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Lucifer: Goodbye, Lucifer

"I believe their exact words were: 'You're not the God of us.'"

Angels are so mature.

So, we don't actually have an apocalypse. Not really, at least. There's nothing inherently wrong or evil looming in the shadows. Angels are just really, really bad at fulfilling prayers. Hilariously so. I guess they were never allowed to beforehand, not without specific instructions or guidance from their father. I'll admit that it is nice that we don't actually have anything to really worry about. This season has been far more low-key than previous ones in order to focus on our characters and give them the goodbye that they deserve. This revelation simply falls in line with this.

Low-key problems have equally low-hey solutions. The angels need a God to guide them, and who better for the job than Amenadiel? First, I do want to state that I totally support Amenadiel being God and think that he would be amazing at it, especially since he's planning on still spending most of his time on Earth with Charlie and helping his siblings integrate a bit more with humanity. He is 100% the right angel for the job, and I'm glad that this is going to be his ending.

It just completely makes most of 5B kinda pointless. I know, I know. Lucifer had some very important character growth in finally feeling worthy of Chloe's love. I get that. But we also very explicitly were told that Amenadiel was not going to be God because he couldn't spend time on Earth if he did so, which led to Lucifer deciding to become God, which opened the door for Michael to challenge him. Which led directly to Remiel and Dan's murders. If Amenadiel had just become God in the first place, Michael wouldn't have had a single leg to stand on for his claim to the throne. None of this would have happened, or should have happened. Not when it just takes a single line from Chloe to completely destroy the one roadblock that Amenadiel had had. Whatever. Like I said, I love this ending for Amenadiel. Just not the execution.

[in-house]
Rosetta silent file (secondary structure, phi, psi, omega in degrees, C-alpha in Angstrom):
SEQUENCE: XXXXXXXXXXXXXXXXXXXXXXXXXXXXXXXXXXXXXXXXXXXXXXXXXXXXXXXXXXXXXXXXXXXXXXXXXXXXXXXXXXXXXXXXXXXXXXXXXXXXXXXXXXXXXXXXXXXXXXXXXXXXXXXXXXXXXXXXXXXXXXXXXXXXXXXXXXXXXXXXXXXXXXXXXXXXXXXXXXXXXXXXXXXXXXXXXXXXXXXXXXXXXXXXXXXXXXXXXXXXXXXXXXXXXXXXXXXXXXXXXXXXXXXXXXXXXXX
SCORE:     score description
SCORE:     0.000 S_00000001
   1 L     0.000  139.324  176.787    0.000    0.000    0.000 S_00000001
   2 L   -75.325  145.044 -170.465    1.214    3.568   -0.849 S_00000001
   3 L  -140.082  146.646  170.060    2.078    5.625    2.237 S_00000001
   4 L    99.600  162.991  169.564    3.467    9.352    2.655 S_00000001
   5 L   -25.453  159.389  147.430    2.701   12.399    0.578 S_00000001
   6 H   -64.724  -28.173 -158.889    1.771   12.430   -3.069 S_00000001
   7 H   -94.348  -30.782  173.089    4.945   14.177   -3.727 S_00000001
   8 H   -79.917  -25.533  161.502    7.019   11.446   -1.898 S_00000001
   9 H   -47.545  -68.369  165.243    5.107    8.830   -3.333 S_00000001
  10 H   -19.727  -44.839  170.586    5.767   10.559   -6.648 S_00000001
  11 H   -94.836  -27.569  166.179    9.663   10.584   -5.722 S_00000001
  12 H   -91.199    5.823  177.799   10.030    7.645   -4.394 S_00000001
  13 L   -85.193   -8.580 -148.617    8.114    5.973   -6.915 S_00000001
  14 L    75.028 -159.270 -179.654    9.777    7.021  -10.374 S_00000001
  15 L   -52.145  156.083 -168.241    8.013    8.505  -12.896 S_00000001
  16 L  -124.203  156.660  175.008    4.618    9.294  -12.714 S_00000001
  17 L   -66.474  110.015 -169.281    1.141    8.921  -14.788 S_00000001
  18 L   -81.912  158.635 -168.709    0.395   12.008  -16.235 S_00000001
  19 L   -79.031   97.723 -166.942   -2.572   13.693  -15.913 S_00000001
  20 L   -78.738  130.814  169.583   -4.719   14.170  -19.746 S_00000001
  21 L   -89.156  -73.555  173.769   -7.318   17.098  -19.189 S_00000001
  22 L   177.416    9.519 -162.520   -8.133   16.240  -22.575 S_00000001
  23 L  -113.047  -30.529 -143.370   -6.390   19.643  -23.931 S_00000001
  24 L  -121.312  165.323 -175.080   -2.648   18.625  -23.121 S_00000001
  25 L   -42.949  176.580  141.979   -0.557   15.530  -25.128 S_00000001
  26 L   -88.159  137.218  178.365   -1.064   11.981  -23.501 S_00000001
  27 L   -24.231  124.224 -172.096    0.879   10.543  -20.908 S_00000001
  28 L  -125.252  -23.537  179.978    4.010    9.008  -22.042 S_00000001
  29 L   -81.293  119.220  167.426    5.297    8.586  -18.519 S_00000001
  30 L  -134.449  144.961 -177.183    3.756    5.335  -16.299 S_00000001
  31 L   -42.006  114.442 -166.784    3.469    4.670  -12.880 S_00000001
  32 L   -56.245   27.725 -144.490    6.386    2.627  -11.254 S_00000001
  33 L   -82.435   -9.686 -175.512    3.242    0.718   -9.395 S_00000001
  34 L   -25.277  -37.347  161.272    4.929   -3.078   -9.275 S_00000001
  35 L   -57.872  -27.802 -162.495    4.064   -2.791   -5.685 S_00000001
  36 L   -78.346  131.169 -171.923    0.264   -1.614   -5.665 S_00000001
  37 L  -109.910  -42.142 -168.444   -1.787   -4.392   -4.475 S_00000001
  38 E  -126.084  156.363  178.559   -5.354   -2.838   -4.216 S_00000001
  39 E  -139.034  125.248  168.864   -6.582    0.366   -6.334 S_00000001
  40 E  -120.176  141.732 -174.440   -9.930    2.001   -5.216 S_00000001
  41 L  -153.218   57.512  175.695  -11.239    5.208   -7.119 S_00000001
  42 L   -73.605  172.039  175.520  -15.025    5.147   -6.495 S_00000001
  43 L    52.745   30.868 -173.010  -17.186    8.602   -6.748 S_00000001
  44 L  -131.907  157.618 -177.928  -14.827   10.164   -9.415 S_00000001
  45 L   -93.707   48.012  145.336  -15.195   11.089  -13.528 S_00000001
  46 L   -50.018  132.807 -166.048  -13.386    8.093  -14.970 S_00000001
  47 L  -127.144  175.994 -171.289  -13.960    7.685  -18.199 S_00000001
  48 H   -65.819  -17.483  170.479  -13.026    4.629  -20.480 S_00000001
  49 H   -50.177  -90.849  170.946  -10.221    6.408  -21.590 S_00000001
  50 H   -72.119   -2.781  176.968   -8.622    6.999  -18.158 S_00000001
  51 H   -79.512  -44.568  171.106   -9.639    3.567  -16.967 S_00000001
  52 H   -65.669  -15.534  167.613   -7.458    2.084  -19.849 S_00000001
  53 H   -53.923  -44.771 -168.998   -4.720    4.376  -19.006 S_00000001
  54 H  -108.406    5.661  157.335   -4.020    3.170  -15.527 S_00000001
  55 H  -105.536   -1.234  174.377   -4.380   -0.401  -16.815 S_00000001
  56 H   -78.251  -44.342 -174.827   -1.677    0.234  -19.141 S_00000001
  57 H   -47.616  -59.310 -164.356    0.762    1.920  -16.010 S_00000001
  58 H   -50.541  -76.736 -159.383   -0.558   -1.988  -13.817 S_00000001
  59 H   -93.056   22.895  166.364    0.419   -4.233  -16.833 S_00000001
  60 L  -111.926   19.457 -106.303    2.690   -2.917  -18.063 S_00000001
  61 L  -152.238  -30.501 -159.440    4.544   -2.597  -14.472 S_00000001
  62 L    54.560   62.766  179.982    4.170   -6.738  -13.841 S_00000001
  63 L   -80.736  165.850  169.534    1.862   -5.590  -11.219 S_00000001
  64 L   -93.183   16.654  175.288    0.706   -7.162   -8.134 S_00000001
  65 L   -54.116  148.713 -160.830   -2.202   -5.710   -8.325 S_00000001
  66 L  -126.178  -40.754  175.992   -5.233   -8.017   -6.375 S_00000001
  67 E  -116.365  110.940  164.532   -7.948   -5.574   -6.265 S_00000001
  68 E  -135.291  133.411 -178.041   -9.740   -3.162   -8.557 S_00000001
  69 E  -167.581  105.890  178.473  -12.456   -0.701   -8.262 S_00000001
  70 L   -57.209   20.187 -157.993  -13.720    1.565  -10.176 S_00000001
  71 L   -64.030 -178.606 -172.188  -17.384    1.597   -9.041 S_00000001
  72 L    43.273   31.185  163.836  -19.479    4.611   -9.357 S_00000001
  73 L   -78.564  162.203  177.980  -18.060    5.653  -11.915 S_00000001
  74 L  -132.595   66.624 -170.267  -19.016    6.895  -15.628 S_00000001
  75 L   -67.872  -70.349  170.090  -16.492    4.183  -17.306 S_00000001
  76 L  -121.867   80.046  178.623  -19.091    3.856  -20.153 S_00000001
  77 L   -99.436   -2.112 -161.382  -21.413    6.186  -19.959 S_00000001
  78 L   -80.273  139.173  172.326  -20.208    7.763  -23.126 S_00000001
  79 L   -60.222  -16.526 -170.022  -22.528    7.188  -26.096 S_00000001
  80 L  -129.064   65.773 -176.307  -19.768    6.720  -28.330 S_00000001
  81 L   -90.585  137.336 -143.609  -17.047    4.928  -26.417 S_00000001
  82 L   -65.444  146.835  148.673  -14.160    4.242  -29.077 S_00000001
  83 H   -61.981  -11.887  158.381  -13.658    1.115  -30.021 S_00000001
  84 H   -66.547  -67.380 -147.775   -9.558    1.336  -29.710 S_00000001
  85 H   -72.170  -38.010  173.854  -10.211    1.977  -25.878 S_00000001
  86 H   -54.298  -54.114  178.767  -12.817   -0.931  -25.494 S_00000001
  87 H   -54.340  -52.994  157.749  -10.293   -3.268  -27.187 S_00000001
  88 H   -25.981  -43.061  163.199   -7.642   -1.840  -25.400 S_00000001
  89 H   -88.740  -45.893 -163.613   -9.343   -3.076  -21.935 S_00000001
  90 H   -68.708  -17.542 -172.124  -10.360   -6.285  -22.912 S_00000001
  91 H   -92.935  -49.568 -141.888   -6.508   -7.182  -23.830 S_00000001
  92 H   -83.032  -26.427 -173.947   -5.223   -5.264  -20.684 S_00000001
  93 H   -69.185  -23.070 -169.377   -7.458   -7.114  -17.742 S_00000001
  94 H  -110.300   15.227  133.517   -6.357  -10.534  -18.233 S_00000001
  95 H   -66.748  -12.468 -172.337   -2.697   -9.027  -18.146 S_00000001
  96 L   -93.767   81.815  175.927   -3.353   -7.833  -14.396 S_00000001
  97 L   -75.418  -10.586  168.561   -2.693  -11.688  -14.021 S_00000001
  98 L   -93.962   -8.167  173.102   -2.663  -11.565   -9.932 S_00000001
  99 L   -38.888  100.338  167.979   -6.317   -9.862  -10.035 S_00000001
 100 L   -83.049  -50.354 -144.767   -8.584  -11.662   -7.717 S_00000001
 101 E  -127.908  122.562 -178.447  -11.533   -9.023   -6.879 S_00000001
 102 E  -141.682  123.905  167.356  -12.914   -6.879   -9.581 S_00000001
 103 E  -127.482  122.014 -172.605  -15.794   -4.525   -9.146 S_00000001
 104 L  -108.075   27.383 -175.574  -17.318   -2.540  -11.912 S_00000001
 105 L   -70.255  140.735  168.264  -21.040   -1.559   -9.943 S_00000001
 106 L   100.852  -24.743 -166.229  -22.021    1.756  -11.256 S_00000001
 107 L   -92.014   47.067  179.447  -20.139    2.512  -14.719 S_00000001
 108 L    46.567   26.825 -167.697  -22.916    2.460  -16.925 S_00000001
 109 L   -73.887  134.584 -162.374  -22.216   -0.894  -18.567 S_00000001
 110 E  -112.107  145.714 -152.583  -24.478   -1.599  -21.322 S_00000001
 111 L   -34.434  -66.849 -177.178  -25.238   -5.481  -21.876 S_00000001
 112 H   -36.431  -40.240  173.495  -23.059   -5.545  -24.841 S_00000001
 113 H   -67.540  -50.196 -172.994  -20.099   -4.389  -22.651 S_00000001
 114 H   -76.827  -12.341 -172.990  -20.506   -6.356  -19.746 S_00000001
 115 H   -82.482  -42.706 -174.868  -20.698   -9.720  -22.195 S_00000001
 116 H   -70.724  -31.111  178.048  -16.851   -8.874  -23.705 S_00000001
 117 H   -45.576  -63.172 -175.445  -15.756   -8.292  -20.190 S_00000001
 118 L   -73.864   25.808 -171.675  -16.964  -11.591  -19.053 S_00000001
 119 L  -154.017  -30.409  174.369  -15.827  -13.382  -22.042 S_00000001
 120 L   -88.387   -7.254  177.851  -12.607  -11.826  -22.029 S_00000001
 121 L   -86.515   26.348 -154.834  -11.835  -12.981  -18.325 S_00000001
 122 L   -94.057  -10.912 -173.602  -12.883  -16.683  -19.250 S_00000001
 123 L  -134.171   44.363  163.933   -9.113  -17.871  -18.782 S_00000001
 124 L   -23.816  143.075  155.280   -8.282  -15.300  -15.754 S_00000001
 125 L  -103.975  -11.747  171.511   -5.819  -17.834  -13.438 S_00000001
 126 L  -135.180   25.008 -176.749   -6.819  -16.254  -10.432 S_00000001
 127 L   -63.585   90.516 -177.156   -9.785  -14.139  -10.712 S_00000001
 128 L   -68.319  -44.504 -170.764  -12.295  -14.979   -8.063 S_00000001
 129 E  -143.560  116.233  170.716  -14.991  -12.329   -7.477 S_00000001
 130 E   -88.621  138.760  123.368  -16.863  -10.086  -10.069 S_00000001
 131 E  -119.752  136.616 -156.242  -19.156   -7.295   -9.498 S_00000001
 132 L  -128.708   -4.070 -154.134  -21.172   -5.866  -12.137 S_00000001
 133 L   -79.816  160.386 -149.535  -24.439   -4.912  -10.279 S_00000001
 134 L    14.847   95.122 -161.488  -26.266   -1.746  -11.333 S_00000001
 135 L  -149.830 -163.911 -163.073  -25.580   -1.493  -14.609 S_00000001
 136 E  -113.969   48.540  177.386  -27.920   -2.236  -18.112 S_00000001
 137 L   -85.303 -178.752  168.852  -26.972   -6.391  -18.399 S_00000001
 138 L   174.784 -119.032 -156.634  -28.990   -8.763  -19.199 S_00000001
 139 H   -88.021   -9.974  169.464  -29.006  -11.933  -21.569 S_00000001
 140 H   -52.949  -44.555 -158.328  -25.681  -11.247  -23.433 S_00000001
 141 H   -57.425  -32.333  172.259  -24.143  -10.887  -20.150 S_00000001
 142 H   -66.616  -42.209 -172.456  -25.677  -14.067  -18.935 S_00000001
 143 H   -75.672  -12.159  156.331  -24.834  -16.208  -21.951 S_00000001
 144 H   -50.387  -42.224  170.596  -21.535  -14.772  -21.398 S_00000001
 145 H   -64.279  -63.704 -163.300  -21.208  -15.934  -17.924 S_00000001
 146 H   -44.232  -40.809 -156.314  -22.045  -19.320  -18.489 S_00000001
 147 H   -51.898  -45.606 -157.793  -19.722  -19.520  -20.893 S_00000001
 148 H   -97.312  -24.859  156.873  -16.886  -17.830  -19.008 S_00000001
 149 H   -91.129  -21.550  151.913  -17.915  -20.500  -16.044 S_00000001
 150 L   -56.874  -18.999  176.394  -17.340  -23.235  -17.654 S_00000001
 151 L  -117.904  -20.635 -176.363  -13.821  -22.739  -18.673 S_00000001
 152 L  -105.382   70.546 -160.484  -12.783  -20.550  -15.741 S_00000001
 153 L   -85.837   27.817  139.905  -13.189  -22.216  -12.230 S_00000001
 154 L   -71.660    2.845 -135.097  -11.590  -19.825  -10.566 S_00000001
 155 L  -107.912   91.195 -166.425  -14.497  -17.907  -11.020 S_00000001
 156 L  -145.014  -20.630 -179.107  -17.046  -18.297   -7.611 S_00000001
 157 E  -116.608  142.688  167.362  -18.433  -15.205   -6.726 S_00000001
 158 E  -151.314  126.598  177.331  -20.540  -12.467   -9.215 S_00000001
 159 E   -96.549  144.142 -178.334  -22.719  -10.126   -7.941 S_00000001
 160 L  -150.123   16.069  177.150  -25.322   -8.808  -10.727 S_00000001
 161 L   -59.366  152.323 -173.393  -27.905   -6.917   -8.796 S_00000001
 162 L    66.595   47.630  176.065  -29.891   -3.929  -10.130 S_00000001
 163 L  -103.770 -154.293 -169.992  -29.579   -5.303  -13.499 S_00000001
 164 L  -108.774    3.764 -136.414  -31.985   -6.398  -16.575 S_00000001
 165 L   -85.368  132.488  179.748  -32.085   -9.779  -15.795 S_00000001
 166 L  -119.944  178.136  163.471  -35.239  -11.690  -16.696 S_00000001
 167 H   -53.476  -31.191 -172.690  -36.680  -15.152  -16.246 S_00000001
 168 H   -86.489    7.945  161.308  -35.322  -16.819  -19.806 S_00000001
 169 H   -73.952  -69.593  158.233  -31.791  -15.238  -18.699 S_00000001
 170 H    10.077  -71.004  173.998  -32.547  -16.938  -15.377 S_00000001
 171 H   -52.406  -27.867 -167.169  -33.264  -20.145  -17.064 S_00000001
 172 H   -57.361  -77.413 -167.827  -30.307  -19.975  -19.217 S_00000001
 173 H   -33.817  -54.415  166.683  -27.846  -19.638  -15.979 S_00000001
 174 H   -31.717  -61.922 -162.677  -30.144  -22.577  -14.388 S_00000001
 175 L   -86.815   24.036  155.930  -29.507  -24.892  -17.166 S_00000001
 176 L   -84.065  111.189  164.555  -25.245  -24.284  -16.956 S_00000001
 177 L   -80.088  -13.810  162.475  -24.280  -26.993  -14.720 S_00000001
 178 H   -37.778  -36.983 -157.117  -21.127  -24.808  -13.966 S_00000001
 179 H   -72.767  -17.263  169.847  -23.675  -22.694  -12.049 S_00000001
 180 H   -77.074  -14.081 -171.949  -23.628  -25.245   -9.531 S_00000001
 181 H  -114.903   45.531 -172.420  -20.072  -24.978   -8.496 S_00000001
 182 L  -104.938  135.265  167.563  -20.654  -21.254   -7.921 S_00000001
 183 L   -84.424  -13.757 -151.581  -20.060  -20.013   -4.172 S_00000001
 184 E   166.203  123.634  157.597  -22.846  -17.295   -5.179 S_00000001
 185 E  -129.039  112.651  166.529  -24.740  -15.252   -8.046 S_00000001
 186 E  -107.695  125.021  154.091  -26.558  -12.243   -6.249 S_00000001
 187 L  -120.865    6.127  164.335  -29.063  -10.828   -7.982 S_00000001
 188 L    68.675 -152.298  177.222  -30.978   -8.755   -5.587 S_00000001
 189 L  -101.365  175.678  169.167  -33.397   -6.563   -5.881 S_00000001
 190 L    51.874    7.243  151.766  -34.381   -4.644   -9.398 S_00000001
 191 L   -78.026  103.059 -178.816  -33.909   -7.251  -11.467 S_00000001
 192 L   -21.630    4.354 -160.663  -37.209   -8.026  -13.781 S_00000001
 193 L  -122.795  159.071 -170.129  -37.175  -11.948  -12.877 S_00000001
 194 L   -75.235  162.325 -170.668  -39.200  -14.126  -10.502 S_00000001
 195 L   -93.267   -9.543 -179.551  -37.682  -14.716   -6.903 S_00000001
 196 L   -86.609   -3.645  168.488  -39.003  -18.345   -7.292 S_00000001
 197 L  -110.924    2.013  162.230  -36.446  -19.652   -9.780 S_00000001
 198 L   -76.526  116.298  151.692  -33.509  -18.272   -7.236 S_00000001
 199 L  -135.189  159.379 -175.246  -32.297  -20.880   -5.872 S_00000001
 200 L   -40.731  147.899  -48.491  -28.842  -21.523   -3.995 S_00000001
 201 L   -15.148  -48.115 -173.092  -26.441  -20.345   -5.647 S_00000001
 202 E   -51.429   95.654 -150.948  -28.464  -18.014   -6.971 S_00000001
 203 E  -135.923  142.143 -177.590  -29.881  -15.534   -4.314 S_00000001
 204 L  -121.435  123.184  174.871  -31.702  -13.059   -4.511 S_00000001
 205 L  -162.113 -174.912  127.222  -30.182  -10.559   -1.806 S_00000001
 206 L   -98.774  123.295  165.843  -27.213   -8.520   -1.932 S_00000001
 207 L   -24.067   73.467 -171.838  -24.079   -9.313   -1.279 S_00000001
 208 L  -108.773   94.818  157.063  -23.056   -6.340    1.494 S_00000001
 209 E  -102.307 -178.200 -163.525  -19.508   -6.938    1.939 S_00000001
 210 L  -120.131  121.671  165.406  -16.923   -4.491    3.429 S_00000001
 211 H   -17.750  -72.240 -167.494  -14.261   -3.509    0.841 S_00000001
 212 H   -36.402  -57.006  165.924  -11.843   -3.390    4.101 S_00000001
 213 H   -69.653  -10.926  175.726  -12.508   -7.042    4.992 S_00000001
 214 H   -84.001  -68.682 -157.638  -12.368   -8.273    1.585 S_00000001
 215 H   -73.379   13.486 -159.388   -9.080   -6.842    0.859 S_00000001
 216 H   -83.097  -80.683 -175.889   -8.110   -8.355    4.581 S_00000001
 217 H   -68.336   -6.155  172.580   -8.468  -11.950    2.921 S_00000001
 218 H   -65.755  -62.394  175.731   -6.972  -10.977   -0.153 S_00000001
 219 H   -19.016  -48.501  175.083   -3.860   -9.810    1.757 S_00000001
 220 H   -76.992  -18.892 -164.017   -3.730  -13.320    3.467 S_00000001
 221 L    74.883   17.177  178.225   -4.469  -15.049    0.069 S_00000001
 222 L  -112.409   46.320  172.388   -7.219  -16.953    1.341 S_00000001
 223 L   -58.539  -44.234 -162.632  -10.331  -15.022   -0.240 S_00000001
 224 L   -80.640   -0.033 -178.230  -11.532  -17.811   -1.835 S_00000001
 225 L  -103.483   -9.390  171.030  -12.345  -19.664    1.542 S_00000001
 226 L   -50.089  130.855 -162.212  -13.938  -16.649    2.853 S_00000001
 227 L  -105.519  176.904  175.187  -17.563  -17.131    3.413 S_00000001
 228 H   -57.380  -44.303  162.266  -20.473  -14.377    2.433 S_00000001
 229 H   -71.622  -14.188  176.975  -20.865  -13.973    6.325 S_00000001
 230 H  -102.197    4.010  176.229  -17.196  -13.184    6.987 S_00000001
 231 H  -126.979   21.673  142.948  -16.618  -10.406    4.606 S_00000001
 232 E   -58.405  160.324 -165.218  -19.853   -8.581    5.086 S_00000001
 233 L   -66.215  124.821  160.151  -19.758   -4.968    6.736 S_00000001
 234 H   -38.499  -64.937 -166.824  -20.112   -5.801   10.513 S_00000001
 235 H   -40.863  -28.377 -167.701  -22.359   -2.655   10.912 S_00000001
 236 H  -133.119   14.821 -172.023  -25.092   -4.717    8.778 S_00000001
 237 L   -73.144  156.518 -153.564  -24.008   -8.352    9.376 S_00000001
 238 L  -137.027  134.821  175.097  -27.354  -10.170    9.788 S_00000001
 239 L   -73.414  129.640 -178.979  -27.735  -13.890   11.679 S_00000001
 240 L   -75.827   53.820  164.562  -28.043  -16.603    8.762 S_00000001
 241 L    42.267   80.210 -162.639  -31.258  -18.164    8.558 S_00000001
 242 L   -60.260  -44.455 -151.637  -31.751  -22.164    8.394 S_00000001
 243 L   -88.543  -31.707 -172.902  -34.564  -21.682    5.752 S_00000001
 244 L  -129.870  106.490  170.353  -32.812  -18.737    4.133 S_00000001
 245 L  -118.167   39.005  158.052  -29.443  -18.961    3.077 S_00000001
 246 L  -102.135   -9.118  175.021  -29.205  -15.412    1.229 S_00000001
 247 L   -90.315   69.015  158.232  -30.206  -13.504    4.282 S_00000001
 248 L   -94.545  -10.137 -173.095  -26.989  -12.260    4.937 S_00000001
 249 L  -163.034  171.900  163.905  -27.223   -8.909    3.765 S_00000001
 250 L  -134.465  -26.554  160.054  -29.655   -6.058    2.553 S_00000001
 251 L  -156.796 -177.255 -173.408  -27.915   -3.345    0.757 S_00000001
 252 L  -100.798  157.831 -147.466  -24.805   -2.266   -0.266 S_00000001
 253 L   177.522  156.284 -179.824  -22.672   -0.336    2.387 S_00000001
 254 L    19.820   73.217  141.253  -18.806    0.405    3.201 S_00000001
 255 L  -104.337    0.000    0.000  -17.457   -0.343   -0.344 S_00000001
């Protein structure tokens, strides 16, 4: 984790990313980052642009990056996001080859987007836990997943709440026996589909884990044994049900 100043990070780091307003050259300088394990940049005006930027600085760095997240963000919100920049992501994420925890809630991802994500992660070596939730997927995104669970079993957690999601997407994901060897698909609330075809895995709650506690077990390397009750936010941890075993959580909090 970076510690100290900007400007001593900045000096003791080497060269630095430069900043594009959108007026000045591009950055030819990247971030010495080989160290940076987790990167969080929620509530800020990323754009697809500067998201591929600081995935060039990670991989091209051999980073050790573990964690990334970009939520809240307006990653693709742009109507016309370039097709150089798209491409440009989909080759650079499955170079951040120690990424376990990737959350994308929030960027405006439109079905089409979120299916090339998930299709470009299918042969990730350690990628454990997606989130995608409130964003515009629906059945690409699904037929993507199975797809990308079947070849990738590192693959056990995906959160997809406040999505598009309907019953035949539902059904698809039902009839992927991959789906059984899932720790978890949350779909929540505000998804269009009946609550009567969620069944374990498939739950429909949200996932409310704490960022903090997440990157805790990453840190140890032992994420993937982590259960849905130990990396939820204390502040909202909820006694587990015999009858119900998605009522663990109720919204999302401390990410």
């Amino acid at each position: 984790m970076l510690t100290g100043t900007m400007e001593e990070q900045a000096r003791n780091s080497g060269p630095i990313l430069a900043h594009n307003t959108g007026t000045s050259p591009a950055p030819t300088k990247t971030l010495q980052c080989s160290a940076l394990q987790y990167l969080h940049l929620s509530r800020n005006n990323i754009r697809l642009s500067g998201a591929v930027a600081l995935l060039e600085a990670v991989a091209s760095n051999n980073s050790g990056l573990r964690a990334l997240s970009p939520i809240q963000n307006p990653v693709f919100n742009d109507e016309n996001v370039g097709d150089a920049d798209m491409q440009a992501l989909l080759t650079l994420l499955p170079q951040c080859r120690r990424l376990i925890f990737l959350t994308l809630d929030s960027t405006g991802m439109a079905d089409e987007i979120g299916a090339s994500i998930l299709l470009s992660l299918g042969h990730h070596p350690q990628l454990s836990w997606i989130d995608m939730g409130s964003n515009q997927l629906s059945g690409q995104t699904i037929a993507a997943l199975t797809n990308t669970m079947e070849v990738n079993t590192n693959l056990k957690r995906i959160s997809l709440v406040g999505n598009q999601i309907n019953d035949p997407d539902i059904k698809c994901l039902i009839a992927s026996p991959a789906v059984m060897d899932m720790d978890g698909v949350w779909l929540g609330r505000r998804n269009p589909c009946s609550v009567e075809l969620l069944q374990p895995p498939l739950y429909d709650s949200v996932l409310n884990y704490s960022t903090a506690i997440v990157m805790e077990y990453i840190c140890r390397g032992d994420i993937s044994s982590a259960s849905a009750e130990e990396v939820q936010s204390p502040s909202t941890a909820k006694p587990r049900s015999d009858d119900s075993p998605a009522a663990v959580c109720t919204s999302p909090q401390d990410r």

Luckily, I enjoyed the execution of the bulk of the episode far more. Like the episode name suggests, this was really about saying goodbye to all of the characters that we have grown to know and love, and who presumably will not be playing a role in the finale. It was almost overly sentimental and mushy, but you know what? They're allowed to be sentimental and mushy in their penultimate episode. Linda got reaffirmation that Lucifer loved and appreciated her not only as a therapist but as a friend. Ella got a wonderful foundation opened in her name. Amenadiel got joint ownership of Lux. Maze got a hug that legitimately made me cry. And Dan got a new body.

I didn't expect to see Le Mec again, mostly because I thought that Lucifer and Maze killed him last season, but I am always happy to see Rob Benedict onscreen. He also did a very fine job of playing Dan, especially in the physical mannerisms. His scene with Trixie made me cry all over again. It makes perfect sense that the guilt trapping Dan was due to him not being able to be a good father for Trixie as opposed to anything else. Like he had said, he made peace with all of that. Just not with abandoning his daughter far before either of them expected to leave.

Dan going to Heaven where he belonged was at the top of my wishlist for the season. It was the one thing that absolutely needed to happen. The look of awe and relief on his face at the white light was simply so cathartic. It was everything that I wanted that moment to be.

I was very excited when Le Mec got control of his body. He looked completely ready to cause havoc and get back at Lucifer by kidnapping... Rory? Huh? This is where they lost me. He was literally staring at Trixie. She was right there. A young, human teenager. Instead, he left, found Rory, an older, half-angel with literal blades for wings, and then managed to capture and subdue her. What? How? I get that they want to have a big, finale battle and that having Rory be the bait carries a lot of thematic resonance. I don't have a problem with any of that as a concept. The execution just made zero sense and immediately took me out of the episode. Again.